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Analyst Warns of GBP1bn Shortfall for Lords UK Fibre Optic Broadband Proposal

Wednesday, August 1st, 2012 (1:28 pm) - Score 555
fibre optic ultrafast broadband uk

Consultancy firm Analysys Mason has warned that yesterdays scathing House of Lords Select Committee report into the UK’s embattled superfast broadband strategy, which proposed to blanket the country with truly open-access fibre optic hubs, would require “substantially more public funding” (£1bn) than is currently available.

The lords report (full summary) warned that the current plan, which aims for 90% of people in the UK to be within reach of a superfast broadband (24Mbps+) service by 2015 (plus the last 10% get speeds of at least 2Mbps), had become too preoccupied with speed, wasn’t competitive enough (BT seems to dominate the current tenders) and only sought to deliver real improvements “for those with already good connections” (i.e. it practically ignored the last 10% of rural areas).

Instead the Select Committee proposed the creation of a “robust and resilient national network, bringing open access fibre-optic hubs within reach of every community” that would prioritise better connectivity to rural areas first. One radical part of this idea was that “the property owner becomes responsible for the construction and maintenance of their own final drop“, which could potentially burden home owners with a huge cost.

Sadly the report did not “undertake a detailed costing of the Committee’s proposal” and cheekily called upon the government to do the work. Now Analysys Mason has warned that it could cost approximately £1 Billion to cover just the “most rural” 10% of the UK. But are they right?

Analysys Mason Statement

If the Government were to start by building open-access hubs to serve the most rural 10% of the UK – i.e. the part that is least likely to receive superfast broadband under existing broadband plans of local authorities – and if we assume that each hub serves around 300–400 premises (roughly the same number as an existing BT cabinet), then the total cost would be of the order of GBP1 billion. This figure does not include the cost of linking the hubs to each of the premises they are designed to serve.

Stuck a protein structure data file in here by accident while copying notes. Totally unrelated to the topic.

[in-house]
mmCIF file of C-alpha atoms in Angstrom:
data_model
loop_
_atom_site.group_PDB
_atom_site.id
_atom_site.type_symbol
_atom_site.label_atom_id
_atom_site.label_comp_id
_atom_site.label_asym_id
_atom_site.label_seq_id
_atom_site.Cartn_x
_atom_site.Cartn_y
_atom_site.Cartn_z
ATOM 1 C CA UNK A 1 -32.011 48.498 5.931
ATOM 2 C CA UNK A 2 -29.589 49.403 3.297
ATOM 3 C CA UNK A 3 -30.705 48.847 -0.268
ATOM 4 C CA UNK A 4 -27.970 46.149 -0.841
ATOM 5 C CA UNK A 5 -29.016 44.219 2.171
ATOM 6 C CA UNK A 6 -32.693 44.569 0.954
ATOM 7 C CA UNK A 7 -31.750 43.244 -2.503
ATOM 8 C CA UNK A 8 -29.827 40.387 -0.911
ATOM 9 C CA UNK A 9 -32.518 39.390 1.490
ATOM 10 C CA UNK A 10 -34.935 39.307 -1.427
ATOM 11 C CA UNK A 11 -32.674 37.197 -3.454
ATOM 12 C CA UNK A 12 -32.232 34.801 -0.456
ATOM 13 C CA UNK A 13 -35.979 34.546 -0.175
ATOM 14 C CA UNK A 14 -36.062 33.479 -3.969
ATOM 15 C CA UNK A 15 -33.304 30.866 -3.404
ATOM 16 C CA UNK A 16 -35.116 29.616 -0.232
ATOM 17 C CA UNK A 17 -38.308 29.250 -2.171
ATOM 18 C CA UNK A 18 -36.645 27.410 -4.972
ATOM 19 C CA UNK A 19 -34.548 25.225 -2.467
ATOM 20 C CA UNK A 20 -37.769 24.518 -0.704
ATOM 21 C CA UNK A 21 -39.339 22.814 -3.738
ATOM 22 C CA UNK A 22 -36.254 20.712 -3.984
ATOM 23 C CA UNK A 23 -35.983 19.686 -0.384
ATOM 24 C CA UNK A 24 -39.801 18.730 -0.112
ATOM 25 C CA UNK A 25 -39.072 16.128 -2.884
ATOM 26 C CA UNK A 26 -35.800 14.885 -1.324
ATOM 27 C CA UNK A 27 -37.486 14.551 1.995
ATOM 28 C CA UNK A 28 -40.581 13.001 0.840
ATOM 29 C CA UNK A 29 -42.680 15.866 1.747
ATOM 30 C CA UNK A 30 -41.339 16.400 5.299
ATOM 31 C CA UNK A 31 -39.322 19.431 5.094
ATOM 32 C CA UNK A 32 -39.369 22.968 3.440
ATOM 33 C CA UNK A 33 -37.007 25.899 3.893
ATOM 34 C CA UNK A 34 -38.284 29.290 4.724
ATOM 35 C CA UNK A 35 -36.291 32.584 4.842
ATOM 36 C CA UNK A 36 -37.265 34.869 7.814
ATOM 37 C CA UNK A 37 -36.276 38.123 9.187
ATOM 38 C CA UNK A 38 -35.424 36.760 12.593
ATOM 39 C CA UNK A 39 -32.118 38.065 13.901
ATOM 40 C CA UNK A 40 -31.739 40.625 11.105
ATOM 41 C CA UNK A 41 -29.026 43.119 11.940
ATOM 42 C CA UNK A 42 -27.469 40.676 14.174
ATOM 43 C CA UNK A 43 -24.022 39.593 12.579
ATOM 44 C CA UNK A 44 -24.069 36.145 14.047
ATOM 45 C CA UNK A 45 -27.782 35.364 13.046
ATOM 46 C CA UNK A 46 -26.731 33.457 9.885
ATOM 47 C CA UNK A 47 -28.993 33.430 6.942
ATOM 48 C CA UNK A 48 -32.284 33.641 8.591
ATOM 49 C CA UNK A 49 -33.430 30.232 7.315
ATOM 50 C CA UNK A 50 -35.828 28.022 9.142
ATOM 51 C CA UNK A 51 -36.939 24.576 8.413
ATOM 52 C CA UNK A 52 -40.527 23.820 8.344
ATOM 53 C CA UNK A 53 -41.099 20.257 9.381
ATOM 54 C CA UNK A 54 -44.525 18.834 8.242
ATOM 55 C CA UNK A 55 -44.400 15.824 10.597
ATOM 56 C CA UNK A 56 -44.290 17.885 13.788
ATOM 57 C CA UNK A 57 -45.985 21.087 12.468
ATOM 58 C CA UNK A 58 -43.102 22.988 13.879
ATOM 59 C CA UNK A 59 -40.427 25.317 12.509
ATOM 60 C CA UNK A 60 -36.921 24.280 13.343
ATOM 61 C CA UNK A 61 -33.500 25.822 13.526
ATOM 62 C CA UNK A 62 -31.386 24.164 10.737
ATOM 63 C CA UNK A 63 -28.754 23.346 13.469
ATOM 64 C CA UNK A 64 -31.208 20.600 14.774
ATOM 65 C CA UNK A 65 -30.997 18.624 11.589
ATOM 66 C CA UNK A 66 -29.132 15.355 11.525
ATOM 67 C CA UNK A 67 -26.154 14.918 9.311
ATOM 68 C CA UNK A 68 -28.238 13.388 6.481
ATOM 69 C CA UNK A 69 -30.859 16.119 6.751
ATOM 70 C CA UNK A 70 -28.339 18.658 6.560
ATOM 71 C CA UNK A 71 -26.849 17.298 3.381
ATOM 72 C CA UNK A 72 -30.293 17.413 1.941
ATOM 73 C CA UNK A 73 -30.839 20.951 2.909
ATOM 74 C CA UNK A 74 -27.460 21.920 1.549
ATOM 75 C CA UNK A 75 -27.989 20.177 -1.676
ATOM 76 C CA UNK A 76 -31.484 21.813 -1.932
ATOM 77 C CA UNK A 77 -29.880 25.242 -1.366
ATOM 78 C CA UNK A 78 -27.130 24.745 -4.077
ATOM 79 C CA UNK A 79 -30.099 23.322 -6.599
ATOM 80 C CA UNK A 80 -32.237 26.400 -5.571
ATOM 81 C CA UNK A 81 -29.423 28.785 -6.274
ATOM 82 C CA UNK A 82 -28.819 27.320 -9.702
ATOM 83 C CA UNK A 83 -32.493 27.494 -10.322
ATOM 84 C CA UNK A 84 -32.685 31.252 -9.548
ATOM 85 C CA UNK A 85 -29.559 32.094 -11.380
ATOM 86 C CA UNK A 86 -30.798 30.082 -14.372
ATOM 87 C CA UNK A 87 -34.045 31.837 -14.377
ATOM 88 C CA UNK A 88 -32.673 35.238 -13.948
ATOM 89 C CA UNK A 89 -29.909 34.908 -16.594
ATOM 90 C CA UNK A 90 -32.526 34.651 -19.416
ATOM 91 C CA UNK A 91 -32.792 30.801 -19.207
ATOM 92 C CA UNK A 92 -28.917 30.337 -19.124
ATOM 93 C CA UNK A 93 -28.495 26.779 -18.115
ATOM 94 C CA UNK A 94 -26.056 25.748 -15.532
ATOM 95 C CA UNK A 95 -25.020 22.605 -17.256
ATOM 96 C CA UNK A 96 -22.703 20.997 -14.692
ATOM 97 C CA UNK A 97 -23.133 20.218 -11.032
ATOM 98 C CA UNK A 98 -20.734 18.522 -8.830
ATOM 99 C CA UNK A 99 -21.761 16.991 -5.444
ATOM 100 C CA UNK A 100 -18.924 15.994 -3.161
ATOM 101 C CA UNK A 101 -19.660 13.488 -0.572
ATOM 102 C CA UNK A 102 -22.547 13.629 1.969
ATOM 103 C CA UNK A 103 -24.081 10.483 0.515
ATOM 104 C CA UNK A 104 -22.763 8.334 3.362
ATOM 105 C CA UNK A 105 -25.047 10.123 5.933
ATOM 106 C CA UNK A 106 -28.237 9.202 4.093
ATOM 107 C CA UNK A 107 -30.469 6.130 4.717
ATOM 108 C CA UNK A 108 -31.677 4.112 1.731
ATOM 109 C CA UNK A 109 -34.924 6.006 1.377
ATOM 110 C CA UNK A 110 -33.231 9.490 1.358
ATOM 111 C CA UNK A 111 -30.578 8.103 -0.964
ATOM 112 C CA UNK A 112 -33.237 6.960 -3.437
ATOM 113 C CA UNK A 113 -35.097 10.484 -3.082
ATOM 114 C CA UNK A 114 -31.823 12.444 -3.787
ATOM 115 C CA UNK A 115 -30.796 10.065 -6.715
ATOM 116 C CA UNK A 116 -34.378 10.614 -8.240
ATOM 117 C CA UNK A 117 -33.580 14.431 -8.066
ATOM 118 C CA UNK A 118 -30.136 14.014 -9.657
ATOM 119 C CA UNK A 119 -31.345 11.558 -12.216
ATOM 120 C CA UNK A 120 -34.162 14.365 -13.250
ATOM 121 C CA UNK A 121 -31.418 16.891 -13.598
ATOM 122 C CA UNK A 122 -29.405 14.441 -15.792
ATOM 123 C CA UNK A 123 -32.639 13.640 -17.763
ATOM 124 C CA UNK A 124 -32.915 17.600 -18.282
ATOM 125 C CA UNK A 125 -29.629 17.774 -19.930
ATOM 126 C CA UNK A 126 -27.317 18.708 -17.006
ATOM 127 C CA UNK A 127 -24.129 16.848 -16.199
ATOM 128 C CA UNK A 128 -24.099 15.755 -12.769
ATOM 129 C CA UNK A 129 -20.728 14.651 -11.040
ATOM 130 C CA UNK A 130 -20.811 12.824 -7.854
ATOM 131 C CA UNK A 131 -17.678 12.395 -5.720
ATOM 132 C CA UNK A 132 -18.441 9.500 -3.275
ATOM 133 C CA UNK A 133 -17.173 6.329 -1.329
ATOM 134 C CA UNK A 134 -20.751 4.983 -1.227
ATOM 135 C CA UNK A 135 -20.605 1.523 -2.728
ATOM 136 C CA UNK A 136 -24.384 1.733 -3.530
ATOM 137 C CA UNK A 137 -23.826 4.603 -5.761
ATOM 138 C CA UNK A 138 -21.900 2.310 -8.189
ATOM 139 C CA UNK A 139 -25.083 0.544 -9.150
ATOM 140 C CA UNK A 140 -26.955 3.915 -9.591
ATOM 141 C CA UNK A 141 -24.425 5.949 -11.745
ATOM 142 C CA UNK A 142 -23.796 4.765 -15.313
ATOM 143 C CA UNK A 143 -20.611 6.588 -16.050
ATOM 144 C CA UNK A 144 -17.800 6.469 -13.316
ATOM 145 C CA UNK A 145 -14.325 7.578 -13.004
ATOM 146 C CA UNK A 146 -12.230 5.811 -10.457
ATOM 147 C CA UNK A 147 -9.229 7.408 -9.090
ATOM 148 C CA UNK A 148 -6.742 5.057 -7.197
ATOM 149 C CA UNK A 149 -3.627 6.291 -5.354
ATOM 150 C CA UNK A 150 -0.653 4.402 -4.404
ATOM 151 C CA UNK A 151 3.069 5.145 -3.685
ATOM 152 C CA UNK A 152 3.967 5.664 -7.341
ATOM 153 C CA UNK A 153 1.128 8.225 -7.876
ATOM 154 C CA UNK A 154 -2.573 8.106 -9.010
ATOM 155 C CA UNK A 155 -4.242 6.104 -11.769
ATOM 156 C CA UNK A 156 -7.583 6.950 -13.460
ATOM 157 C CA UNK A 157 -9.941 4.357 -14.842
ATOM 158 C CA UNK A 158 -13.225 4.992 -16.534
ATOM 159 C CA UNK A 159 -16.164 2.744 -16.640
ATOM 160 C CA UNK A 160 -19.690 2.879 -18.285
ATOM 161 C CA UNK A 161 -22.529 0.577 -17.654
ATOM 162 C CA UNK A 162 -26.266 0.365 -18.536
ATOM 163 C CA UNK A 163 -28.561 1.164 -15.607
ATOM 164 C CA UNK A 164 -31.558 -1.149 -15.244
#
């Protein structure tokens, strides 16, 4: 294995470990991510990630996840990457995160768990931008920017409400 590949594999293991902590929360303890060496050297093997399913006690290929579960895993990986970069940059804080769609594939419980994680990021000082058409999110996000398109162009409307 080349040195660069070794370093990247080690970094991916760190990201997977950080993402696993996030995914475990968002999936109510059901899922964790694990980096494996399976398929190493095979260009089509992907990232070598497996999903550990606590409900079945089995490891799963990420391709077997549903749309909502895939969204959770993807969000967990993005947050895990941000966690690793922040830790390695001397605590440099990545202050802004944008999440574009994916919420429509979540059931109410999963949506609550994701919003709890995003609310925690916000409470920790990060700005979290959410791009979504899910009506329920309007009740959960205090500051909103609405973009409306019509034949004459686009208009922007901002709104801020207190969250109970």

The major challenge faced by the House of Lords proposals is that they appear to require substantially more public funding than is currently available. As the report notes, the amount of Government funding allocated to broadband schemes totals GBP750 million – less than our estimated cost for building hubs in the most rural 10% of the UK. If the hubs were expected to provide greater population coverage (perhaps as much as the final 33% of the UK population), then the shortfall would be even greater.

Some additional funding may be available at the European Union level, but it seems unlikely that the operators themselves would contribute to the construction of a new open-access dark fibre network, as they would risk damaging the value of their own existing networks. Furthermore, the proposals might delay the roll-out of commercially funded networks, as operators would be likely to wait to see in which areas their planned infrastructure could be duplicated.

As usual it’s important to take such estimates with a big pinch of salt, especially since Analysys Mason’s existing budget figure (GBP750m) isn’t completely accurate and those funds are at present focused more towards connecting the first 90% and less the last 10%.

The current Broadband Delivery UK (BDUK) plan has a budget of £530m. On top of that some £150m has been set aside for the Urban Broadband Fund (Analysys Mason only counts this as £50m) and then there’s the £150m Mobile Infrastructure Project and a few smaller rural schemes. None of these factors in money from the EU and variable match-funding by local authorities or the private sector.

In any case we still don’t know precisely how much the new proposal would cost, although the plan would almost certainly require more money. The big question though is whether or not the majority of rural home owners would be willing to shell out hundreds or possibly thousands of pounds to do a job that many may not see as being either affordable or even their responsibility.

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Mark Jackson
By Mark Jackson
Mark is a professional technology writer, IT consultant and computer engineer from Dorset (England), he is also the founder of ISPreview since 1999 and enjoys analysing the latest telecoms and broadband developments. Find me on Twitter, , Facebook and Linkedin.
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10 Responses
  1. dragoneast

    Time to question a few principles perhaps?